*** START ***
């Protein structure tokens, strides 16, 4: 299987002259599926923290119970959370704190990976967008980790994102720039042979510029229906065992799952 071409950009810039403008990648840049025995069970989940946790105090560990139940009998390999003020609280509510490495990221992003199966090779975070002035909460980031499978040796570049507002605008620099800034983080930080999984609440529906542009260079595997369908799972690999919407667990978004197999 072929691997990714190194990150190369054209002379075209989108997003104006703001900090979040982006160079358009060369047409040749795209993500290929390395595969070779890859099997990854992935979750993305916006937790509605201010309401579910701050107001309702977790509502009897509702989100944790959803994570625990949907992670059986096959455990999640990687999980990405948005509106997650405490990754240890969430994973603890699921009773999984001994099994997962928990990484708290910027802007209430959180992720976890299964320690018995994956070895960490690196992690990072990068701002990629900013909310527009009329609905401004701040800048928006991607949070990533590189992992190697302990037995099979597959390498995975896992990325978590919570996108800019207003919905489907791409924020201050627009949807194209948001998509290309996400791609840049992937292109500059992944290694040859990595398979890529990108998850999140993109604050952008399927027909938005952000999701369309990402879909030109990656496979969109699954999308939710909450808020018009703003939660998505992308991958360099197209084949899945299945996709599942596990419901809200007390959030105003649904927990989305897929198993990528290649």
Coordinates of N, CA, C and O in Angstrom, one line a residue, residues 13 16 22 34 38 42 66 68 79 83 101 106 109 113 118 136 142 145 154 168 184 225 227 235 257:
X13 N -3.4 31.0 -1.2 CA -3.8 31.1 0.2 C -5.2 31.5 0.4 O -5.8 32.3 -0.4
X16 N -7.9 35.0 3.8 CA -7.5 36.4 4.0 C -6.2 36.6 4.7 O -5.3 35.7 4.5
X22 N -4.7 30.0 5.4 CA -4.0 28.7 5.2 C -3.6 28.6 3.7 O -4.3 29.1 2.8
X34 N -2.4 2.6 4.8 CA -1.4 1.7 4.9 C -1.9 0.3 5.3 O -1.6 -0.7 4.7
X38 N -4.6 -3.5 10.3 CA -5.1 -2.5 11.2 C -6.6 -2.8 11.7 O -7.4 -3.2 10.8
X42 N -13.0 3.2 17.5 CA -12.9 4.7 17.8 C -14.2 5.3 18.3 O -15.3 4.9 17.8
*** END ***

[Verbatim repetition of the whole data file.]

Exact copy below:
């Protein structure tokens, strides 16, 4: 299987002259599926923290119970959370704190990976967008980790994102720039042979510029229906065992799952 071409950009810039403008990648840049025995069970989940946790105090560990139940009998390999003020609280509510490495990221992003199966090779975070002035909460980031499978040796570049507002605008620099800034983080930080999984609440529906542009260079595997369908799972690999919407667990978004197999 072929691997990714190194990150190369054209002379075209989108997003104006703001900090979040982006160079358009060369047409040749795209993500290929390395595969070779890859099997990854992935979750993305916006937790509605201010309401579910701050107001309702977790509502009897509702989100944790959803994570625990949907992670059986096959455990999640990687999980990405948005509106997650405490990754240890969430994973603890699921009773999984001994099994997962928990990484708290910027802007209430959180992720976890299964320690018995994956070895960490690196992690990072990068701002990629900013909310527009009329609905401004701040800048928006991607949070990533590189992992190697302990037995099979597959390498995975896992990325978590919570996108800019207003919905489907791409924020201050627009949807194209948001998509290309996400791609840049992937292109500059992944290694040859990595398979890529990108998850999140993109604050952008399927027909938005952000999701369309990402879909030109990656496979969109699954999308939710909450808020018009703003939660998505992308991958360099197209084949899945299945996709599942596990419901809200007390959030105003649904927990989305897929198993990528290649």
Coordinates of N, CA, C and O in Angstrom, one line a residue, residues 13 16 22 34 38 42 66 68 79 83 101 106 109 113 118 136 142 145 154 168 184 225 227 235 257:
X13 N -3.4 31.0 -1.2 CA -3.8 31.1 0.2 C -5.2 31.5 0.4 O -5.8 32.3 -0.4
X16 N -7.9 35.0 3.8 CA -7.5 36.4 4.0 C -6.2 36.6 4.7 O -5.3 35.7 4.5
X22 N -4.7 30.0 5.4 CA -4.0 28.7 5.2 C -3.6 28.6 3.7 O -4.3 29.1 2.8
X34 N -2.4 2.6 4.8 CA -1.4 1.7 4.9 C -1.9 0.3 5.3 O -1.6 -0.7 4.7
X38 N -4.6 -3.5 10.3 CA -5.1 -2.5 11.2 C -6.6 -2.8 11.7 O -7.4 -3.2 10.8
X42 N -13.0 3.2 17.5 CA -12.9 4.7 17.8 C -14.2 5.3 18.3 O -15.3 4.9 17.8